Friday, January 10, 2014

Parthenons Done in Molasses Candy; What Color Was the Kittredge House?



Alice Gilmore and Brian Powell of Building Conservation Associates (BCA) recently volunteered to solve an important mystery for HBI:  what were the original paint colors of the 1836 Alvah Kittredge House?   The question came up when actor and philhellene Bronson Pinchot came to Roxbury in November and quoted Mark Twain’s nostalgic look-back to to the Greek Revival Houses of his boyhood as “….Parthenons done in molasses candy.…” Molasses?  Not the pure temple white that we typically see? BCA’s analysis will help HBI decide final colors after completion of the $3.8 million rehabilitation currently underway.  But, BCA is keeping us all in suspense on the final results; first, Alice tells us how they analyze the many layers of paint on a 178-year-old house.  The mystery will be revealed next week.





BCA was given the exciting opportunity to sample paint from the Alvah Kittredge House to determine its original historic paint scheme. The house is presently painted in a modern white paint. HBI was interested to know whether the original paint was a different color or a more subtle historic white. Paint analysis is used to identify historic paint colors and to comparatively date alterations that have been made to historic buildings. Our colleague, Brian Powell, who has analyzed paint on hundreds of building throughout New England, helped us decipher the paint history of the Kittredge House. 

This blog post will describe the process of how BCA takes paint samples, looks at them under the microscope, and then matches the original color. A later post will discuss the specifics of the paint colors that we found at the Kittredge house.

A paint analysis begins with a site visit. On site we try to find the area that has the heaviest build up of paint. This can sometimes be done with the naked eye, but often a field microscope and a scalpel are used to test which areas have the best accretions. Once we have found an area we want to sample, we use a Dremel tool to remove a piece of the substrate and the attached paint.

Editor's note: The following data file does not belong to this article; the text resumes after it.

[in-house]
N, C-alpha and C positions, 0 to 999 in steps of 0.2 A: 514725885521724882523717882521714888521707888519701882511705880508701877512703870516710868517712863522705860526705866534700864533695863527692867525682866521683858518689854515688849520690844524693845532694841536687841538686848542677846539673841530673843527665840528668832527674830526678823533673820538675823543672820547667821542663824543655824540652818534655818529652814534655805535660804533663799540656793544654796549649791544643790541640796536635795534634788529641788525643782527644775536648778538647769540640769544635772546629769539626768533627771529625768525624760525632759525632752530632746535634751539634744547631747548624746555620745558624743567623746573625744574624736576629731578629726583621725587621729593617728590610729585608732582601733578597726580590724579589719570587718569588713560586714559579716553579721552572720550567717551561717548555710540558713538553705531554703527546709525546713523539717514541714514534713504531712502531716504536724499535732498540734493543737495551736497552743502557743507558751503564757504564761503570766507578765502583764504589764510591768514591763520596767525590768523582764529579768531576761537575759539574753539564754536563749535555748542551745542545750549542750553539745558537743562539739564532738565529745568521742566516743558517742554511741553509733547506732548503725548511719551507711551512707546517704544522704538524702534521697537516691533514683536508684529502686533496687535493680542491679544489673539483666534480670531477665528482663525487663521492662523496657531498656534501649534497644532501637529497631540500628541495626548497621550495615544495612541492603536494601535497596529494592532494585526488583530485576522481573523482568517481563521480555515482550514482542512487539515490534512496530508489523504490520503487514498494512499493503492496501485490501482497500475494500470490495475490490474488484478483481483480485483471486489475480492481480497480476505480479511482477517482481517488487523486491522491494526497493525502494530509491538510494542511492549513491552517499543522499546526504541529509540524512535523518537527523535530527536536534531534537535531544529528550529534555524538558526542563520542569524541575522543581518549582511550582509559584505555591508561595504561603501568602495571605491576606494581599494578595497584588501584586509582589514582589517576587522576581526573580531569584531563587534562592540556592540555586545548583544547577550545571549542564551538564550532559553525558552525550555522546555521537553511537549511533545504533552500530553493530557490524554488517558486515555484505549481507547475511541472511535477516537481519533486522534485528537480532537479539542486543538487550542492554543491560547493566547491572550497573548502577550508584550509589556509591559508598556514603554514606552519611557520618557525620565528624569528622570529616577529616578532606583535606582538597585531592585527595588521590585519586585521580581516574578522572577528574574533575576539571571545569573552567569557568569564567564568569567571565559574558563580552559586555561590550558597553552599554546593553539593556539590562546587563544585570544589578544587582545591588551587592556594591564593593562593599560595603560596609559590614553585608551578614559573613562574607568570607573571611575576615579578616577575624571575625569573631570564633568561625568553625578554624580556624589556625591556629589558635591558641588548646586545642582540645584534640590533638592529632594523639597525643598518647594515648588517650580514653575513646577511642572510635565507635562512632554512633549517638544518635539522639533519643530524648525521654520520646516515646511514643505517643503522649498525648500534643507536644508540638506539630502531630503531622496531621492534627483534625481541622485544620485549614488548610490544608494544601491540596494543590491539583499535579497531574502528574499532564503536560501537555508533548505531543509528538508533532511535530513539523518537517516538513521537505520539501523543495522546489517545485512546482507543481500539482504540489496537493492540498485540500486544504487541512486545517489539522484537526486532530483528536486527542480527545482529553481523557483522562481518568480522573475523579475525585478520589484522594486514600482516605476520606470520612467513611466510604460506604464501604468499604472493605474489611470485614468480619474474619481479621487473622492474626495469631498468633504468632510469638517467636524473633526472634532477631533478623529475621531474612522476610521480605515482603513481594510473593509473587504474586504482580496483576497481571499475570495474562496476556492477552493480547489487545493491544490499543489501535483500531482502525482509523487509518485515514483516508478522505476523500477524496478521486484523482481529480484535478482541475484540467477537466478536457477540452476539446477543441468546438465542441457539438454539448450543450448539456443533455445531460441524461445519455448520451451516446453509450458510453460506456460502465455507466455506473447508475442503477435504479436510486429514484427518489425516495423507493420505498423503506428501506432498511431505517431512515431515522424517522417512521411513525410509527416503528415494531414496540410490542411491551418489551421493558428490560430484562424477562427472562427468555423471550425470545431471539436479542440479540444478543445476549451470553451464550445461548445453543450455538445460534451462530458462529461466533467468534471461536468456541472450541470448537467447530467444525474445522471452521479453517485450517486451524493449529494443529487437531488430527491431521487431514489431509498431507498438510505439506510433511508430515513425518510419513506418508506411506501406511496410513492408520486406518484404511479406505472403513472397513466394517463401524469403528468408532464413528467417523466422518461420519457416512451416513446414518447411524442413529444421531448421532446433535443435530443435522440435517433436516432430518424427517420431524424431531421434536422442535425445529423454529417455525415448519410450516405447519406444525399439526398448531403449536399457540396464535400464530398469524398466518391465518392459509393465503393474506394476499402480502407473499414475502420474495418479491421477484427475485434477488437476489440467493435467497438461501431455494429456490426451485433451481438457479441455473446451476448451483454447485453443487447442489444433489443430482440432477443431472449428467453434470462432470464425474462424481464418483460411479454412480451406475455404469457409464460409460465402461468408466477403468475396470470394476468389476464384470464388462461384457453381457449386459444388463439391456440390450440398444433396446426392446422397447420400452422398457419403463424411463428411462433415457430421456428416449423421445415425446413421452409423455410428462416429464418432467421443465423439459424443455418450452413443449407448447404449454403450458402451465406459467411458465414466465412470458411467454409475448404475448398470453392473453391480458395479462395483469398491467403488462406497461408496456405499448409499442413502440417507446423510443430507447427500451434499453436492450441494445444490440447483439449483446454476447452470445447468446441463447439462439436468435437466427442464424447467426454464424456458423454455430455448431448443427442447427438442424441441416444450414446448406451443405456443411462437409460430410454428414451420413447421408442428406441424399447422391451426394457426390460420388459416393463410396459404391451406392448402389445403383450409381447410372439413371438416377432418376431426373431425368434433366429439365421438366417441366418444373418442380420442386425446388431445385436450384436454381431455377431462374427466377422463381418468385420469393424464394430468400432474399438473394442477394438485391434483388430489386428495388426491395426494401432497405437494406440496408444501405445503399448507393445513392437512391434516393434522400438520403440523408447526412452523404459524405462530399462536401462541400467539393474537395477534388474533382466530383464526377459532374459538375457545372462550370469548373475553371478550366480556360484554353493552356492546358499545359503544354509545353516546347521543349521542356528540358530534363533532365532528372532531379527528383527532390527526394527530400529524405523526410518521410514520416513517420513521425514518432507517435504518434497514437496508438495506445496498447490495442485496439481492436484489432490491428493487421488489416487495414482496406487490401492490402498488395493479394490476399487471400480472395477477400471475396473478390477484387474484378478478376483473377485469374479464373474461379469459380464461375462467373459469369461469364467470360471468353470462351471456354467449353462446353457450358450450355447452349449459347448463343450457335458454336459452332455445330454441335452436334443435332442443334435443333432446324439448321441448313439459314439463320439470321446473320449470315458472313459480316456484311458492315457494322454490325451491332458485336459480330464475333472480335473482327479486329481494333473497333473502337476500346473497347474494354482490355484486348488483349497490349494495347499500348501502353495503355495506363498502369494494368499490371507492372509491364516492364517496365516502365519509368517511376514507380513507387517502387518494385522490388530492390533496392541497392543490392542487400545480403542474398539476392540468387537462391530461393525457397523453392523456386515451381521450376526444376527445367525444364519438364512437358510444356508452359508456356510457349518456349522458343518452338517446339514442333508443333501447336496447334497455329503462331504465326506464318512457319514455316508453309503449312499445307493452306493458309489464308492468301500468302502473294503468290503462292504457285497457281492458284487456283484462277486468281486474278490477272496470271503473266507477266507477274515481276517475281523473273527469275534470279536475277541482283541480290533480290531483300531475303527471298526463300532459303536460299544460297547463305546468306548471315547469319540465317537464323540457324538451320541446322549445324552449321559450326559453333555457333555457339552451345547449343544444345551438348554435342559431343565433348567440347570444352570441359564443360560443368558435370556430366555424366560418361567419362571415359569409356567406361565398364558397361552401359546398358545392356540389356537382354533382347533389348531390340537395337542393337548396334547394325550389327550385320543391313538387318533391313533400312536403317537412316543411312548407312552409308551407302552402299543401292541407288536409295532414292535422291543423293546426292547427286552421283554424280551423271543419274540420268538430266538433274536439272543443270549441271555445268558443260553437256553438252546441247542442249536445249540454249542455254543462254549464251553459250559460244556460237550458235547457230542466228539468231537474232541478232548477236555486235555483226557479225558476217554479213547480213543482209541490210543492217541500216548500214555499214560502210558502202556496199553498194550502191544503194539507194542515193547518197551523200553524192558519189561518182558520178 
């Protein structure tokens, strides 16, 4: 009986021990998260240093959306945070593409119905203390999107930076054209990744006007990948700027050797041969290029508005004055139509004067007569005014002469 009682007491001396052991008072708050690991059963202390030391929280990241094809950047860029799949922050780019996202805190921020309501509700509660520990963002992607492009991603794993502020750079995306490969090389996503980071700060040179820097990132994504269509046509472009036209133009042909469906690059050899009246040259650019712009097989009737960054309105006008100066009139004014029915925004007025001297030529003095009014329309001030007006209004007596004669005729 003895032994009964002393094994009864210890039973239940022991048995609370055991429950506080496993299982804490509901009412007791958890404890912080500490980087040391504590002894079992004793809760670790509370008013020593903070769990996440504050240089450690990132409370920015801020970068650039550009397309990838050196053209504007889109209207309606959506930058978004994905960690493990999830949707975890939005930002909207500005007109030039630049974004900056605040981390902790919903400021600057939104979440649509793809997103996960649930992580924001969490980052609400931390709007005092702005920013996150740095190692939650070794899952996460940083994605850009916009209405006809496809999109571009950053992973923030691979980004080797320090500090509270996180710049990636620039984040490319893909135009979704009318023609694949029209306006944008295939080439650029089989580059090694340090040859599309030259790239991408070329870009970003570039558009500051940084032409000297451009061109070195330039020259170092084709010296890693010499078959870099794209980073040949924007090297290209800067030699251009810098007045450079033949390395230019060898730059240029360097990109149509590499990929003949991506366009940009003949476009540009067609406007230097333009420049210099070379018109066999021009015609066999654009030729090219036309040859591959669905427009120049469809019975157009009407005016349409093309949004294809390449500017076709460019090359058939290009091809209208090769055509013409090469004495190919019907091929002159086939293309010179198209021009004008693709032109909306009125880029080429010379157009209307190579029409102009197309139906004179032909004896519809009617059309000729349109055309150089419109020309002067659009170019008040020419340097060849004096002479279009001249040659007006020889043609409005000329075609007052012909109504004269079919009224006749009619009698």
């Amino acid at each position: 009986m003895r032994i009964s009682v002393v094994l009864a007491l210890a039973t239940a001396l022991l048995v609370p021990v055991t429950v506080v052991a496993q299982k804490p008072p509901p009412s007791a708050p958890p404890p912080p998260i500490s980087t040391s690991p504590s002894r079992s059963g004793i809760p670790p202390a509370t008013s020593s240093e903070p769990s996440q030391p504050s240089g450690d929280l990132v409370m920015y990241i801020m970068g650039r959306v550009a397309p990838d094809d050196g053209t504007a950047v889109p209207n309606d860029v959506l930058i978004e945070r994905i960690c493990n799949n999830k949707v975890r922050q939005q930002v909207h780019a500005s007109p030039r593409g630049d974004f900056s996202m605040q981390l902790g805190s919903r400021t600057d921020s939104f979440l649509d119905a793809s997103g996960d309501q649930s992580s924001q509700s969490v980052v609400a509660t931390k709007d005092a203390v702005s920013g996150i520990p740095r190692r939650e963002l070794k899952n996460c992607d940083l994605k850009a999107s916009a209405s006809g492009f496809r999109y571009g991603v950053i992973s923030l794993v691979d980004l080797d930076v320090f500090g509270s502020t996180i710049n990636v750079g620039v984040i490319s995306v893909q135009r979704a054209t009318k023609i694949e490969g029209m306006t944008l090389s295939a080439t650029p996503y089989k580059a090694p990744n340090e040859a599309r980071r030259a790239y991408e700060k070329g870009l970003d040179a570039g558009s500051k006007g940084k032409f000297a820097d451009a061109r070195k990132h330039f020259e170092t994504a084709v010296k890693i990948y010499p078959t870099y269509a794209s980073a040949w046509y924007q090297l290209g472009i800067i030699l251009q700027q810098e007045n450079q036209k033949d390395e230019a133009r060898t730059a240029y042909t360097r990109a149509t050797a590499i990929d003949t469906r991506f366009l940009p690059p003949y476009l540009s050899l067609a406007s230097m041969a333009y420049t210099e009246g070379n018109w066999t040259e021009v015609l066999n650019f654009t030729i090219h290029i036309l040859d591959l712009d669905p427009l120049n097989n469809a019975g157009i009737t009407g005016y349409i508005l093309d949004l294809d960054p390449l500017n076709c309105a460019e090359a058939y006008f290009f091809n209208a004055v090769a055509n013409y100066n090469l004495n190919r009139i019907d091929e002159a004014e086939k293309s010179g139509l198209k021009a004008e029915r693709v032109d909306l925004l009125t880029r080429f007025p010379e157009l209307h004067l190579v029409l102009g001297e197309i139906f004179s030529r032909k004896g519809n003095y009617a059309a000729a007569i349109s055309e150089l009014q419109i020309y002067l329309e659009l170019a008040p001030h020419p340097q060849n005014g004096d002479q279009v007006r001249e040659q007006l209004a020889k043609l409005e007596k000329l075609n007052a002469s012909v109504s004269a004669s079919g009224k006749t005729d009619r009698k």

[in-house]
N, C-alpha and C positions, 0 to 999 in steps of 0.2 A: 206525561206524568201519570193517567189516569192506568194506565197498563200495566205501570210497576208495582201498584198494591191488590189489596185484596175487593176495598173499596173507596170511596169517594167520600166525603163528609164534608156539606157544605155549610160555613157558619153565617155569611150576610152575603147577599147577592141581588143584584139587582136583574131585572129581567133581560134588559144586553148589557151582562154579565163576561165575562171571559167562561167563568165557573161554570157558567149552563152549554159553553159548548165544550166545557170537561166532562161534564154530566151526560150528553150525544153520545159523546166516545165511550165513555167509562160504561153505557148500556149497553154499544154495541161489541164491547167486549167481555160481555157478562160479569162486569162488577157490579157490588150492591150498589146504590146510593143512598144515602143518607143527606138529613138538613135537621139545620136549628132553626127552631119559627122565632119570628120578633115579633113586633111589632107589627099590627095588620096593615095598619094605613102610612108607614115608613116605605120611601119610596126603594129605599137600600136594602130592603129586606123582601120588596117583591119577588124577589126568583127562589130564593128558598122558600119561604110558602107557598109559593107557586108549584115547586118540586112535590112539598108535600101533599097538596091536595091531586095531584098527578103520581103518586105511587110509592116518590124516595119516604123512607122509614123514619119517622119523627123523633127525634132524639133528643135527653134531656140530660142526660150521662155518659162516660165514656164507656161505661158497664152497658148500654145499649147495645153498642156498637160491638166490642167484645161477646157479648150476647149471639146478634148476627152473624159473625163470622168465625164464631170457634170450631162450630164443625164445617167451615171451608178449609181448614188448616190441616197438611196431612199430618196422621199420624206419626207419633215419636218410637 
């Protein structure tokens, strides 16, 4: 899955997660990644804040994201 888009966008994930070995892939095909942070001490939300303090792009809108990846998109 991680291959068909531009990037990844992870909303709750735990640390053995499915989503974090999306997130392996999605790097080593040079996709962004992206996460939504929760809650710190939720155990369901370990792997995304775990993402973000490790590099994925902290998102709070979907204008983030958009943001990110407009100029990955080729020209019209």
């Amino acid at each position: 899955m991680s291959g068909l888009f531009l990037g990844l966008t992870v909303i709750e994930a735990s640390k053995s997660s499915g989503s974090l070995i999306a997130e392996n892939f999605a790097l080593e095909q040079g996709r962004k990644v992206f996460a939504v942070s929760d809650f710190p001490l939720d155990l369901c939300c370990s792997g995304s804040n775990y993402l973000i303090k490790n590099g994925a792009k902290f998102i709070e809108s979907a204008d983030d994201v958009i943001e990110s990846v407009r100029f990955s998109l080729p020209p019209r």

Back in the lab we embed half of each sample in a cube of polyester resin.  Once the resin is dry, one side of the resin block is ground and polished to prepare it for viewing under the microscope. We look at and photograph each sample at 125x magnification in both visible light and ultraviolet light. The resulting photographs are  cross-sections of all the paint layers.
           
Once we have viewed the cross-sections and determined which color is the original, we begin color-matching. In this phase we use the second half of the sample, and manually expose the desired paint layer using a scalpel. Next we place the exposed sample under a florescent light for 2 weeks. This is an important step because historic paints contain linseed oil binders, which darken or yellow over time affecting the overall color of the paint. In order to obtain an accurate color match, we must light bleach each sample.
           
When the light bleaching is completed, we use a Chromameter to measure the color of the paint.  Using this measurement we find the corresponding color chip in the Munsell Color System.  The Munsell Color System is a standardized way to measure color that is used widely in the preservation field.  Using the Munsell color chip, we select, by eye, several possible paint colors from four commercial paint lines.  We then determine which color is the closest match by measuring each option with the Chromameter and calculating the “Delta E” value.
           
BCA has finished the light bleaching process and is ready to color match.  Keep an eye out for our next entry where we discuss the historic paint colors found on the Alvah Kittredge House.


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